Artificials in general that imitate shad work well.

There are plenty of warm-water lakes around that have them in Colorado, a google search can steer you in the right direction.

They are a bit tough to find here at times depending on how available fingerlings are , and as mentioned above, people tend to keep a lot of them because they are tasty.

Nebraska and Kansas have pretty good fishing for them or so I am told.

The tip to hit JM is a good one and it contains white bass as well, which are great to catch.

Good luck in your quest and welcome to the forum.

Cheers

PD
 

·
Registered
Joined
·
24,568 Posts
And if you catch one of my kids that are over 10 pounds let it go!...keep the cornish game wipers instead!!
 

·
Registered
Joined
·
24,568 Posts
Seaman Reservoir has big ones-
Slayer's keyboard is typing and being helpful...a combo that leads to fibbing...lol

Good luck at Powell Mikey!!!
 

·
Registered
Joined
·
59 Posts
If using live bait from shore, fish them like carp. The big boys will drag your bait and drop it if they feel resistance before you can get a hook set. Set your drag light, these mofo's will just chill with a hook in there mouth and then all of a sudden go on a 100 yard run for the deeps. I've never seen a fish that run as hard as these.
 

·
Registered
Joined
·
50 Posts
Discussion Starter #12
Maybe post up some reports from some of those trips you have been taking... Earn a little internet cred(LMAO)... then ask for help and you may get a few PM's...
Posting reports definitely part of my plans. I'm not the type to just leech info from people. I was an active member of my old FNN group and plan to be one here as well. Didn't even know this site existed until recently. Thanks for the feedback.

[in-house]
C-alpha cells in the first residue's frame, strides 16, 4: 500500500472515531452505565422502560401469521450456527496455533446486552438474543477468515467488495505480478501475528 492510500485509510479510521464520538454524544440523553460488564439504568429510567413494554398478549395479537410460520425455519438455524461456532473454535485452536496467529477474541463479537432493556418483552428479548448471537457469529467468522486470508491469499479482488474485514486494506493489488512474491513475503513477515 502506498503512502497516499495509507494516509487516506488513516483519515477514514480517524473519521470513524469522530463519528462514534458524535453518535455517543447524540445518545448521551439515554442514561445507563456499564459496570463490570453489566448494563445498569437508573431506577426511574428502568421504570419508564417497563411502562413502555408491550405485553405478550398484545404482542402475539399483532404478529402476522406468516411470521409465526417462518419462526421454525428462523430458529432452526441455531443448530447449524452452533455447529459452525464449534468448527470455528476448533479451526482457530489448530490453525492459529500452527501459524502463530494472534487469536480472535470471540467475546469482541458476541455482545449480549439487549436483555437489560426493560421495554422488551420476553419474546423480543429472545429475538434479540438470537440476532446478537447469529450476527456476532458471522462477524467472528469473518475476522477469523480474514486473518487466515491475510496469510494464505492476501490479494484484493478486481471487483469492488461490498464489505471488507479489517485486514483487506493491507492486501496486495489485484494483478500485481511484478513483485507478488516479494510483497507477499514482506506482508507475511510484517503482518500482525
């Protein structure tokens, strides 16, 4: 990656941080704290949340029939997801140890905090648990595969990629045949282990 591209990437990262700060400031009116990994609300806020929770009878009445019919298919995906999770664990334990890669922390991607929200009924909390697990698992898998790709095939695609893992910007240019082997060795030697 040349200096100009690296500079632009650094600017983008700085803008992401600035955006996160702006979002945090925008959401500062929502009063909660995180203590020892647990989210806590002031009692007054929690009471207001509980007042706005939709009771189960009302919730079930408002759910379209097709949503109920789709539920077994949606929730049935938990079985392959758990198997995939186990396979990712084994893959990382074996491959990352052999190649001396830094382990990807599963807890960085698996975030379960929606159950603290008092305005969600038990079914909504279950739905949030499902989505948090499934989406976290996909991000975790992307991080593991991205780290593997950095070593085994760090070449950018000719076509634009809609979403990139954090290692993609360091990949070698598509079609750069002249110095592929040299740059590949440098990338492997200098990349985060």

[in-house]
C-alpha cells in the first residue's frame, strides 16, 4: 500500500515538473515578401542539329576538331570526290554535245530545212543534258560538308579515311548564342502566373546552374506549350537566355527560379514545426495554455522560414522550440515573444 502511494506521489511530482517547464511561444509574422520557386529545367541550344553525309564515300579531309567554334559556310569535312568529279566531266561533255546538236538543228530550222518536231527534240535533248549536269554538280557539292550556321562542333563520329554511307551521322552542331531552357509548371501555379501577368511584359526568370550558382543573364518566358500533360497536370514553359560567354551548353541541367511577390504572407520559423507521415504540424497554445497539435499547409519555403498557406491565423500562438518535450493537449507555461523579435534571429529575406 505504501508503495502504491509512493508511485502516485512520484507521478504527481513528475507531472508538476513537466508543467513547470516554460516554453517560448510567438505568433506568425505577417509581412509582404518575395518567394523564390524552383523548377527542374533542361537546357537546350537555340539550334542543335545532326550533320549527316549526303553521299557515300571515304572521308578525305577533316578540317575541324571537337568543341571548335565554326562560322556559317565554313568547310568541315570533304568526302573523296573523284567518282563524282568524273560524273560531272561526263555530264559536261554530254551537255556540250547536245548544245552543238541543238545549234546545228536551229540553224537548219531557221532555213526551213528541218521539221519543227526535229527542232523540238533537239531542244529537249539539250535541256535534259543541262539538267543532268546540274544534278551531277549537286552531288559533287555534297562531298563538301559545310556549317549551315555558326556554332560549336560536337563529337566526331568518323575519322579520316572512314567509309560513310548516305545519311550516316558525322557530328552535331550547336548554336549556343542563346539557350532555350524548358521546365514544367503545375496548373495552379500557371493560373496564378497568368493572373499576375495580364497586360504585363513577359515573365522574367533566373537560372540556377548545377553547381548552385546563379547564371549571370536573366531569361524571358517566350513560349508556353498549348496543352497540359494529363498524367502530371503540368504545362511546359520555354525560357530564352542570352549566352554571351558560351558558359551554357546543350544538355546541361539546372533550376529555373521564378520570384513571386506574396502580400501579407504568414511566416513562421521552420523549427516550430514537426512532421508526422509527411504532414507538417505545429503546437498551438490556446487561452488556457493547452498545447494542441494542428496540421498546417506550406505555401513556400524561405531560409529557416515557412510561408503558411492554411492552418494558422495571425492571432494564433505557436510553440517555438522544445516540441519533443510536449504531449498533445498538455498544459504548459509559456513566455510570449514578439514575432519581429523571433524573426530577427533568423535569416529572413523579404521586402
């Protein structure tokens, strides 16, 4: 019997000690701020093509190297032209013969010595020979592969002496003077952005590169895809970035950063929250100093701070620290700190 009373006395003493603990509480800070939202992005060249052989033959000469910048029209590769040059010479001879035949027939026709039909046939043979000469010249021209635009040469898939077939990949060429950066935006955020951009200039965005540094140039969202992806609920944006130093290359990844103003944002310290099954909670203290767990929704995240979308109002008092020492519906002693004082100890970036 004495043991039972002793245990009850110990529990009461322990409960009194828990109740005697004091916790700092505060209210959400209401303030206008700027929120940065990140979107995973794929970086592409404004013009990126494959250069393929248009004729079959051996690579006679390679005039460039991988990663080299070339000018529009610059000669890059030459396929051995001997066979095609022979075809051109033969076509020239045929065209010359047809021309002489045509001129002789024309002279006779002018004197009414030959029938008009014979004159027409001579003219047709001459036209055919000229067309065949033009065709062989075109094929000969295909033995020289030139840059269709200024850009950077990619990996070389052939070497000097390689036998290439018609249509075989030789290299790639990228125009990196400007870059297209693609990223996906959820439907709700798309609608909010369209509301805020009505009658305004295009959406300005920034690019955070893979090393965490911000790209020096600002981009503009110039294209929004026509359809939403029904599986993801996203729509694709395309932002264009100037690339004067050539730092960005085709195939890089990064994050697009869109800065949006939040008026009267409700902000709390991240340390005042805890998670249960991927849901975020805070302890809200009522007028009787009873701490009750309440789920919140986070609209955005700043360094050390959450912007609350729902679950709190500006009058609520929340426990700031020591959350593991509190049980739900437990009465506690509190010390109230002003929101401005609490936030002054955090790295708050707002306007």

·
Registered
Joined
·
50 Posts
Discussion Starter #14
And if you catch one of my kids that are over 10 pounds let it go!...keep the cornish game wipers instead!!
Absolutely. I did the same thing back in SoCal with duct stripers. The smaller ones taste better anyway.
 

·
Registered
Joined
·
50 Posts
Discussion Starter #15
If using live bait from shore, fish them like carp. The big boys will drag your bait and drop it if they feel resistance before you can get a hook set. Set your drag light, these mofo's will just chill with a hook in there mouth and then all of a sudden go on a 100 yard run for the deeps. I've never seen a fish that run as hard as these.
I'm not a live bait guy, but that's good info. Thank you. Looking forward to experience one of those runs!
 

·
Registered
Joined
·
3,547 Posts
^ Brushing up on the languages of Southeast Asia would help out there too.

Wipers are a lot like stripers, they are not fish that relate to cover, they relate to food. Different lakes have different food sources, and wipers react accordingly. They eat trout where trout are abundant, shad where shad are abundant, crawfish... you get the picture.

They school up and don't travel solo. School sizes tend to be mixed more so than white bass. They are constantly on the move unless something (food) keeps them in an area.
 

·
Registered
Joined
·
3,945 Posts
^ Brushing up on the languages of Southeast Asia would help out there too.

Wipers are a lot like stripers, they are not fish that relate to cover, they relate to food. Different lakes have different food sources, and wipers react accordingly. They eat trout where trout are abundant, shad where shad are abundant, crawfish... you get the picture.

They school up and don't travel solo. School sizes tend to be mixed more so than white bass. They are constantly on the move unless something (food) keeps them in an area.
Ha! I was just going to invoke Swimbait The Magnificent! Well, I'm gonna do it anyway: as Swimbait The Magnificent would say, follow the Asians and thou shall find the wipers. Current is a key factor in finding wipers. Remember, current can be in the form of an inlet, outlet, or induced by the wind.
 
1 - 20 of 74 Posts
Top